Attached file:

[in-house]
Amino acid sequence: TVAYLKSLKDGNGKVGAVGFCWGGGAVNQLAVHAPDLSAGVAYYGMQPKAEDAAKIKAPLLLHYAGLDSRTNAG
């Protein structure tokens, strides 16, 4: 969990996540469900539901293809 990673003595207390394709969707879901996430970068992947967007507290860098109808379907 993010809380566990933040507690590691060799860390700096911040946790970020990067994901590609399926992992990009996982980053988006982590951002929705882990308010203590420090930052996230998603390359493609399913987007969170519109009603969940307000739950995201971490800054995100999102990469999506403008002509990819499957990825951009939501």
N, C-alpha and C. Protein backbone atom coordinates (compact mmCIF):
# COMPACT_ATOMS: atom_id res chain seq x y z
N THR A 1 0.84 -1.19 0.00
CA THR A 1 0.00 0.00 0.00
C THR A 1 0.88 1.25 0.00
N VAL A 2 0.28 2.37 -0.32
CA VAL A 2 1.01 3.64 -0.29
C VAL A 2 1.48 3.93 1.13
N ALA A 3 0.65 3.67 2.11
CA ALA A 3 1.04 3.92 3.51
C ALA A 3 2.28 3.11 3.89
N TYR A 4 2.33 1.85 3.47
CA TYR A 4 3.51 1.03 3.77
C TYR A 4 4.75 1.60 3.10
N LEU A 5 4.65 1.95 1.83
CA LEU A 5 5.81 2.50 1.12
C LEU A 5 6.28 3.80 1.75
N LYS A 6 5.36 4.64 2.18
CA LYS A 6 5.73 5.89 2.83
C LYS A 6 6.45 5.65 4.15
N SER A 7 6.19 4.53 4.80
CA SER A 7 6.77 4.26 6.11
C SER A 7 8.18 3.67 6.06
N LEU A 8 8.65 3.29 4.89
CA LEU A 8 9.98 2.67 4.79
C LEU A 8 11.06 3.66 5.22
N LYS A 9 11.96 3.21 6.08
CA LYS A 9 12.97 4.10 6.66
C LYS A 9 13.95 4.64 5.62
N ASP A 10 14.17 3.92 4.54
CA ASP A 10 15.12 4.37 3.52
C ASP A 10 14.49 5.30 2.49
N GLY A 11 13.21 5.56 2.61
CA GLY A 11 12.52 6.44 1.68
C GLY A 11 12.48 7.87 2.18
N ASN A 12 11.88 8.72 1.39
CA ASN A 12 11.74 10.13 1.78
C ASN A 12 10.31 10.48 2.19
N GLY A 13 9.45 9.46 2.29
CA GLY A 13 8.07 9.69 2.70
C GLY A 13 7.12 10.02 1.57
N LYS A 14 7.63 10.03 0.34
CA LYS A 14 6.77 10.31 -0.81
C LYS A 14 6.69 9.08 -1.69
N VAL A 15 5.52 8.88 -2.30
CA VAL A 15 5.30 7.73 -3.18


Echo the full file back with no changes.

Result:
[in-house]
Amino acid sequence: TVAYLKSLKDGNGKVGAVGFCWGGGAVNQLAVHAPDLSAGVAYYGMQPKAEDAAKIKAPLLLHYAGLDSRTNAG
């Protein structure tokens, strides 16, 4: 969990996540469900539901293809 990673003595207390394709969707879901996430970068992947967007507290860098109808379907 993010809380566990933040507690590691060799860390700096911040946790970020990067994901590609399926992992990009996982980053988006982590951002929705882990308010203590420090930052996230998603390359493609399913987007969170519109009603969940307000739950995201971490800054995100999102990469999506403008002509990819499957990825951009939501």
N, C-alpha and C. Protein backbone atom coordinates (compact mmCIF):
# COMPACT_ATOMS: atom_id res chain seq x y z
N THR A 1 0.84 -1.19 0.00
CA THR A 1 0.00 0.00 0.00
C THR A 1 0.88 1.25 0.00
N VAL A 2 0.28 2.37 -0.32
CA VAL A 2 1.01 3.64 -0.29
C VAL A 2 1.48 3.93 1.13
N ALA A 3 0.65 3.67 2.11
CA ALA A 3 1.04 3.92 3.51
C ALA A 3 2.28 3.11 3.89
N TYR A 4 2.33 1.85 3.47
CA TYR A 4 3.51 1.03 3.77
C TYR A 4 4.75 1.60 3.10
N LEU A 5 4.65 1.95 1.83
CA LEU A 5 5.81 2.50 1.12
C LEU A 5 6.28 3.80 1.75
N LYS A 6 5.36 4.64 2.18
CA LYS A 6 5.73 5.89 2.83
C LYS A 6 6.45 5.65 4.15
N SER A 7 6.19 4.53 4.80
CA SER A 7 6.77 4.26 6.11
C SER A 7 8.18 3.67 6.06
N LEU A 8 8.65 3.29 4.89
CA LEU A 8 9.98 2.67 4.79
C LEU A 8 11.06 3.66 5.22
N LYS A 9 11.96 3.21 6.08
CA LYS A 9 12.97 4.10 6.66
C LYS A 9 13.95 4.64 5.62
N ASP A 10 14.17 3.92 4.54
CA ASP A 10 15.12 4.37 3.52
C ASP A 10 14.49 5.30 2.49
N GLY A 11 13.21 5.56 2.61
CA GLY A 11 12.52 6.44 1.68
C GLY A 11 12.48 7.87 2.18
N ASN A 12 11.88 8.72 1.39
CA ASN A 12 11.74 10.13 1.78
C ASN A 12 10.31 10.48 2.19
N GLY A 13 9.45 9.46 2.29
CA GLY A 13 8.07 9.69 2.70
C GLY A 13 7.12 10.02 1.57
N LYS A 14 7.63 10.03 0.34
CA LYS A 14 6.77 10.31 -0.81
C LYS A 14 6.69 9.08 -1.69
N VAL A 15 5.52 8.88 -2.30
CA VAL A 15 5.30 7.73 -3.18